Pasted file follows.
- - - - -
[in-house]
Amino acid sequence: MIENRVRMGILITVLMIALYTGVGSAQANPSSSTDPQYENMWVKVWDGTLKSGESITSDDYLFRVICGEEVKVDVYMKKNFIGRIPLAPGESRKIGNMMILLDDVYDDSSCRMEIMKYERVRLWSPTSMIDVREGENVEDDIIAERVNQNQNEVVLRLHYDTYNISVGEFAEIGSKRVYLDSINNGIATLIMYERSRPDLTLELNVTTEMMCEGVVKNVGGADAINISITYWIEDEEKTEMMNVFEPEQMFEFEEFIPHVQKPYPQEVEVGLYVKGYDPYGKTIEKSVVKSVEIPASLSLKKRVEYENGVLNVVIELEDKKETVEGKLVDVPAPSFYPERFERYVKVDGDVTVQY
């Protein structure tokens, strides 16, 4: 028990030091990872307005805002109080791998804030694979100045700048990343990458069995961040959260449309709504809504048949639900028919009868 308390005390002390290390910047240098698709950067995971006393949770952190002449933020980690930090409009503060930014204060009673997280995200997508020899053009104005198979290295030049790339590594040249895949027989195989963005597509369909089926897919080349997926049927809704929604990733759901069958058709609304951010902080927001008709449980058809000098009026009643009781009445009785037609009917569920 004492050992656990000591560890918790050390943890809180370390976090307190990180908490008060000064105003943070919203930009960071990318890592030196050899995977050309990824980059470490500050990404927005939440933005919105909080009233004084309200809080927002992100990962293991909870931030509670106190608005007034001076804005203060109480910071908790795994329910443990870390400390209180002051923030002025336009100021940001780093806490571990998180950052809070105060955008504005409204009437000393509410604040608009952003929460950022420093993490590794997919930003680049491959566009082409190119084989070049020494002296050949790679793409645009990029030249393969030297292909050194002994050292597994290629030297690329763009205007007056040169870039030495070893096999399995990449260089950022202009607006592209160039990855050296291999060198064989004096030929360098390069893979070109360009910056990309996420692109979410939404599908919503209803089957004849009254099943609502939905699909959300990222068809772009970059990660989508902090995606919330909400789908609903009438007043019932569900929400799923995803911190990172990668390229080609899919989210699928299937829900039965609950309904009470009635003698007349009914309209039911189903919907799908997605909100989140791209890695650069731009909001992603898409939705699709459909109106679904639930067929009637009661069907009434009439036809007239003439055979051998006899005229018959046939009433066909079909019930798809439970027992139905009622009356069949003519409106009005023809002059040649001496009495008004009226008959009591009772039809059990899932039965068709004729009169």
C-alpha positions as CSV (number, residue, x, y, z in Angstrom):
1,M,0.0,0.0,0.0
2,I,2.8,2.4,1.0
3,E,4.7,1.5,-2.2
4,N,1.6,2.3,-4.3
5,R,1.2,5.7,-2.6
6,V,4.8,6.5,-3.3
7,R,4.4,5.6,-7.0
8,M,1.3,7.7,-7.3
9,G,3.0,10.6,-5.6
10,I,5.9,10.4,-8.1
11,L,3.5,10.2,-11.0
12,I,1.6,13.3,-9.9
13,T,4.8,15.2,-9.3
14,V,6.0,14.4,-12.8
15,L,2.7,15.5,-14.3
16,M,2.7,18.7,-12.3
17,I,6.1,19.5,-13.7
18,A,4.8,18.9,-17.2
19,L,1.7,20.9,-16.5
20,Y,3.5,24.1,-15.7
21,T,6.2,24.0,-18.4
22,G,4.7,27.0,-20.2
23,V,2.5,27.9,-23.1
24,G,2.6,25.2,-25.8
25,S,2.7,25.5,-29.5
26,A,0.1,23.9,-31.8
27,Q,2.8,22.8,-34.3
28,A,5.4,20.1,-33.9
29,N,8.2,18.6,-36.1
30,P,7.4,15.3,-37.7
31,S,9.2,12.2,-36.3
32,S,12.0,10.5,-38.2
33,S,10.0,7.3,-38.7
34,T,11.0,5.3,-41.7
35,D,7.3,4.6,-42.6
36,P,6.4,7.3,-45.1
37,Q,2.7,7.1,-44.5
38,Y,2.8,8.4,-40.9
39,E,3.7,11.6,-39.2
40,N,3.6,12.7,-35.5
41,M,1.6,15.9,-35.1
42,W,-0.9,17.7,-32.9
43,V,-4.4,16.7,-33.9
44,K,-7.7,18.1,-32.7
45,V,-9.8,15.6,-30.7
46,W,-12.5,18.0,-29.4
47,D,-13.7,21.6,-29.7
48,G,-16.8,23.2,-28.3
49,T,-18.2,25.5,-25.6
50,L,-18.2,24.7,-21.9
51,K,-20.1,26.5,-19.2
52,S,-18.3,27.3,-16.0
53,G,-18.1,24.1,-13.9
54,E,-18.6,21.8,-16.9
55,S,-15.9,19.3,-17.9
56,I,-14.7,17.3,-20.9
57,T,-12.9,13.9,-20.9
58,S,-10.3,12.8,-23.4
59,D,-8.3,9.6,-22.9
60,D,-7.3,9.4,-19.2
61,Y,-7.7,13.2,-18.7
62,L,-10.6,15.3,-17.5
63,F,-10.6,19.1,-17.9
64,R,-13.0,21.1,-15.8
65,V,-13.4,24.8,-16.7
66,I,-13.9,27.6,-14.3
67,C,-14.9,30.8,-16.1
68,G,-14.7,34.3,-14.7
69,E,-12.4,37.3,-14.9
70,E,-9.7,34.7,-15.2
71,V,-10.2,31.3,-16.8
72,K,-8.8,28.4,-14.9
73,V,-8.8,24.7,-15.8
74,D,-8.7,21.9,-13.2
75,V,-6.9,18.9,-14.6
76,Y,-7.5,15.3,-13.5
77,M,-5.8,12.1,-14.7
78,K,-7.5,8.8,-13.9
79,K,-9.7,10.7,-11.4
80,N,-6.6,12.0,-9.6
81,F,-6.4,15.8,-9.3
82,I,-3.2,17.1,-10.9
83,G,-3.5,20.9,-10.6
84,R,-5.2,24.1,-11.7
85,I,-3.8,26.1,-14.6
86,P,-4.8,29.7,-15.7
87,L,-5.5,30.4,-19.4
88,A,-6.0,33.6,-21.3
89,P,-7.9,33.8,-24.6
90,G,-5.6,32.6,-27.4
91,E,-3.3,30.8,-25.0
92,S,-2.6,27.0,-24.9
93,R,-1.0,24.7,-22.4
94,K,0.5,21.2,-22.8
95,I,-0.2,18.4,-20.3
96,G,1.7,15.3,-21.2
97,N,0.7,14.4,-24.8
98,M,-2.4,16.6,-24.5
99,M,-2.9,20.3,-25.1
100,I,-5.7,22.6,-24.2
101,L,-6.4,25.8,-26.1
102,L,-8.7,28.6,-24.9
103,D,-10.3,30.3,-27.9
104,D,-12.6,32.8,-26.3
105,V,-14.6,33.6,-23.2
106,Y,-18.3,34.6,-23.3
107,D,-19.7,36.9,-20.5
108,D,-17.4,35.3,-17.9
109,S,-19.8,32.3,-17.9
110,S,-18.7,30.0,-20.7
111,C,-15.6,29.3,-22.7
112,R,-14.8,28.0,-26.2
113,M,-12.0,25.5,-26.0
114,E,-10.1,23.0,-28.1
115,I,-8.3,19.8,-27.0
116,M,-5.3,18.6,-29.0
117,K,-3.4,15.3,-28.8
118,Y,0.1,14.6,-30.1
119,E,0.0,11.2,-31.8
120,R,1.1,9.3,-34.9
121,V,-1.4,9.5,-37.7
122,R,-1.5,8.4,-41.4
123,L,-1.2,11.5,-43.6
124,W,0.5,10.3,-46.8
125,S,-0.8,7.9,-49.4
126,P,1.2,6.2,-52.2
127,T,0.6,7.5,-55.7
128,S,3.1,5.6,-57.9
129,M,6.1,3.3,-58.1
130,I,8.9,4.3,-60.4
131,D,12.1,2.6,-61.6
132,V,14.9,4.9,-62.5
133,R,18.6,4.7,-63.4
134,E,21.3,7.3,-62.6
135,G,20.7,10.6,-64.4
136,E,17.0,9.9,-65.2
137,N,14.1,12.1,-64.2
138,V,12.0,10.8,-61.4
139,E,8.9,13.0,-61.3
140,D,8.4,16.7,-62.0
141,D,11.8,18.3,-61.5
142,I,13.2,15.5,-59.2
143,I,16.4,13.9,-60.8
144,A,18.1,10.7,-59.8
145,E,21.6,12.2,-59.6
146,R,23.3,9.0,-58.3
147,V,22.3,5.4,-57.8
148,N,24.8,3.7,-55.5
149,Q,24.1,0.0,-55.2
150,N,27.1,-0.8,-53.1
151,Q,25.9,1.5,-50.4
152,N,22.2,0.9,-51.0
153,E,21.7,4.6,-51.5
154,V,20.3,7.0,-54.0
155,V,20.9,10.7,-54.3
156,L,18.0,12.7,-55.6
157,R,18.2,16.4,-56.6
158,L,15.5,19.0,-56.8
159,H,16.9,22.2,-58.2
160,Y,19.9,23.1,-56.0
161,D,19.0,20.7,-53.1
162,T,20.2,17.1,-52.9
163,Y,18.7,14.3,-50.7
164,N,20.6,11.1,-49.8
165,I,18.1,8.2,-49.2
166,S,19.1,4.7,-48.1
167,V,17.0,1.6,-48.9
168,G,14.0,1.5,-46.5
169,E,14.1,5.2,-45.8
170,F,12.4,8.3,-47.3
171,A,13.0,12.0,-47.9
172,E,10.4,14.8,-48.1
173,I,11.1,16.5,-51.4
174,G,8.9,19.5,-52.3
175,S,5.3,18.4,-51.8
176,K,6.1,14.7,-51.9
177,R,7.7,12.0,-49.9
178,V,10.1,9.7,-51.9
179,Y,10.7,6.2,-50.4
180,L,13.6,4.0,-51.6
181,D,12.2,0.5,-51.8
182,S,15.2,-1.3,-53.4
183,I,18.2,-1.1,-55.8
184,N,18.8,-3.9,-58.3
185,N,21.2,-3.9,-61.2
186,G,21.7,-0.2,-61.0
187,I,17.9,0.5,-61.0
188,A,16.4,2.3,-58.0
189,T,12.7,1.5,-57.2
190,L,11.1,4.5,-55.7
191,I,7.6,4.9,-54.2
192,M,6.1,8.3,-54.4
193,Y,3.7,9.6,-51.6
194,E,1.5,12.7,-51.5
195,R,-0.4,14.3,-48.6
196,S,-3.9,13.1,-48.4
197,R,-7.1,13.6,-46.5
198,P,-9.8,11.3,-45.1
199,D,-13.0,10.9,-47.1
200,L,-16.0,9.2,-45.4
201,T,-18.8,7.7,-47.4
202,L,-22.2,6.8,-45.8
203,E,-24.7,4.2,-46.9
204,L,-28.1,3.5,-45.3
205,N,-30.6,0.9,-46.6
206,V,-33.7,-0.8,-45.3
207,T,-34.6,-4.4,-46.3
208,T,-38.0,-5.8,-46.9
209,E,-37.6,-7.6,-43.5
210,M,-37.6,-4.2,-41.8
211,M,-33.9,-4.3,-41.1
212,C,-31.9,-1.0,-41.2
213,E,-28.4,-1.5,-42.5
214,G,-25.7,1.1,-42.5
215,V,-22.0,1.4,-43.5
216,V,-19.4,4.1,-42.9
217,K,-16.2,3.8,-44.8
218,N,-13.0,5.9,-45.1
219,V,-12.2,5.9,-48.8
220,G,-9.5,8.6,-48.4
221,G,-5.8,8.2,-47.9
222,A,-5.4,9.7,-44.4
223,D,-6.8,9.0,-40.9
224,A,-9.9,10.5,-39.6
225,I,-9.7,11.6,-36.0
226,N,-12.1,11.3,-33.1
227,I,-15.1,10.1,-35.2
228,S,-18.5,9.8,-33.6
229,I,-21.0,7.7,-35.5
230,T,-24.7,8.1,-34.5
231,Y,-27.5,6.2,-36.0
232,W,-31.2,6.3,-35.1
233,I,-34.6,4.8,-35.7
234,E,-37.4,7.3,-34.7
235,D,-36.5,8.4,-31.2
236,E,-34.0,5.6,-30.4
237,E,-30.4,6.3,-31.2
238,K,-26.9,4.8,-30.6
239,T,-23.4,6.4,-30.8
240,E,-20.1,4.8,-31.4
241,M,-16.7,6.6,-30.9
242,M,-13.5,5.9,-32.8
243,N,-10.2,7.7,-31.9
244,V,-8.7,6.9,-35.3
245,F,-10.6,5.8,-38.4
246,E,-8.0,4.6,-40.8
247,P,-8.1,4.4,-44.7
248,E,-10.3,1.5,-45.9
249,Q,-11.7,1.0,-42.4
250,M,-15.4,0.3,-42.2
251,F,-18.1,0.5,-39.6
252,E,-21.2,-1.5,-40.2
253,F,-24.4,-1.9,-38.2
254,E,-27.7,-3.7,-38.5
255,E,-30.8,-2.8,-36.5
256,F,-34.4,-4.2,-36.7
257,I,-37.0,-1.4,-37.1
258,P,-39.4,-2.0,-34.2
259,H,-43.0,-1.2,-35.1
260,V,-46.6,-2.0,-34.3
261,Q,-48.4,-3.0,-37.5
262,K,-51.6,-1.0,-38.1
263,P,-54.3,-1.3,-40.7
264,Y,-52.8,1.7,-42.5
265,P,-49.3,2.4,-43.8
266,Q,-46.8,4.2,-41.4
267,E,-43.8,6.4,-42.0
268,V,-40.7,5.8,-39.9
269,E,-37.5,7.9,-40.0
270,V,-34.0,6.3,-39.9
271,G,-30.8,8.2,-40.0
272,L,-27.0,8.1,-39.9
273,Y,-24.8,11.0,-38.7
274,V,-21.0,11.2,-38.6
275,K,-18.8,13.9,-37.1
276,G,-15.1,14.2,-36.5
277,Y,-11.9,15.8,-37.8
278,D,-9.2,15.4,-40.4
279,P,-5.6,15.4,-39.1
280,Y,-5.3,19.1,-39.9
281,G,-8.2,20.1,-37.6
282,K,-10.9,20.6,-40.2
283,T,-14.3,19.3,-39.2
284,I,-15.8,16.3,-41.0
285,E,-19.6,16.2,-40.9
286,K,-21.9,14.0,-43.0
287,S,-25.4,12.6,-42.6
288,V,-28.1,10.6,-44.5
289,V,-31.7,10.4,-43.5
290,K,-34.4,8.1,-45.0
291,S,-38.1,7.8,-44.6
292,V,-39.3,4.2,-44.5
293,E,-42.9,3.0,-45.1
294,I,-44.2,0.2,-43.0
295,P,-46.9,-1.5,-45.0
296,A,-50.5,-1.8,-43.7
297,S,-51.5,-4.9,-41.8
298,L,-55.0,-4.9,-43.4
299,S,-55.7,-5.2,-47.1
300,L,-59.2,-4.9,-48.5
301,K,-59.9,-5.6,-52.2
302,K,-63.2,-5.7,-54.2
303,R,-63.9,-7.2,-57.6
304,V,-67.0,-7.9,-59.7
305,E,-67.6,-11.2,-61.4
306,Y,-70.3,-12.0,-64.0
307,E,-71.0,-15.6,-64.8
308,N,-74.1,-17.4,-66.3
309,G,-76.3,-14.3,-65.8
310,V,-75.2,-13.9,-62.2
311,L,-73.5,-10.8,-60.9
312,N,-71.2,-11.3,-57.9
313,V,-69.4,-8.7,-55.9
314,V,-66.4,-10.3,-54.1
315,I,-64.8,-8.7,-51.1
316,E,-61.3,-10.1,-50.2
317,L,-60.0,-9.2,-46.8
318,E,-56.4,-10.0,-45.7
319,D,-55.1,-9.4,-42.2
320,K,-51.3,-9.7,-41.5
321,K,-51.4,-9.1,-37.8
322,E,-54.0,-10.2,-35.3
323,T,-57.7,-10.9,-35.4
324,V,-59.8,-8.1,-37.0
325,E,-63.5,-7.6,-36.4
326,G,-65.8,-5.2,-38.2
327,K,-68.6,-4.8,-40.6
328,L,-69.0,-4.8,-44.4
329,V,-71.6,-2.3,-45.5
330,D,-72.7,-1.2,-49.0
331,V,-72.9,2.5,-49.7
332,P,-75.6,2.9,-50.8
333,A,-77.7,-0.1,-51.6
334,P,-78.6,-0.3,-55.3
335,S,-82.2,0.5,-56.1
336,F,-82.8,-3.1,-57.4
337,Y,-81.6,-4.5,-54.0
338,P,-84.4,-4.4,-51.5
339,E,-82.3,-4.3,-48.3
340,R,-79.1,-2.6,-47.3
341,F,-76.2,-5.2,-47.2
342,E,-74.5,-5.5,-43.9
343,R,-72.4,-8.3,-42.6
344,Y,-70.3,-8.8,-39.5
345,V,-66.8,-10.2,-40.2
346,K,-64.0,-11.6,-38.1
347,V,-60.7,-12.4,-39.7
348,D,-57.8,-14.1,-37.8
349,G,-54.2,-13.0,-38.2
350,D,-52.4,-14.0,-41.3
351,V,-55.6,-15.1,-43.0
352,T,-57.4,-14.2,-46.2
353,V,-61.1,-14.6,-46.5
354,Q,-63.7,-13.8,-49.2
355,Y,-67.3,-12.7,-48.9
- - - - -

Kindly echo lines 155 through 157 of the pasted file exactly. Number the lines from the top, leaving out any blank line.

151,Q,25.9,1.5,-50.4
152,N,22.2,0.9,-51.0
153,E,21.7,4.6,-51.5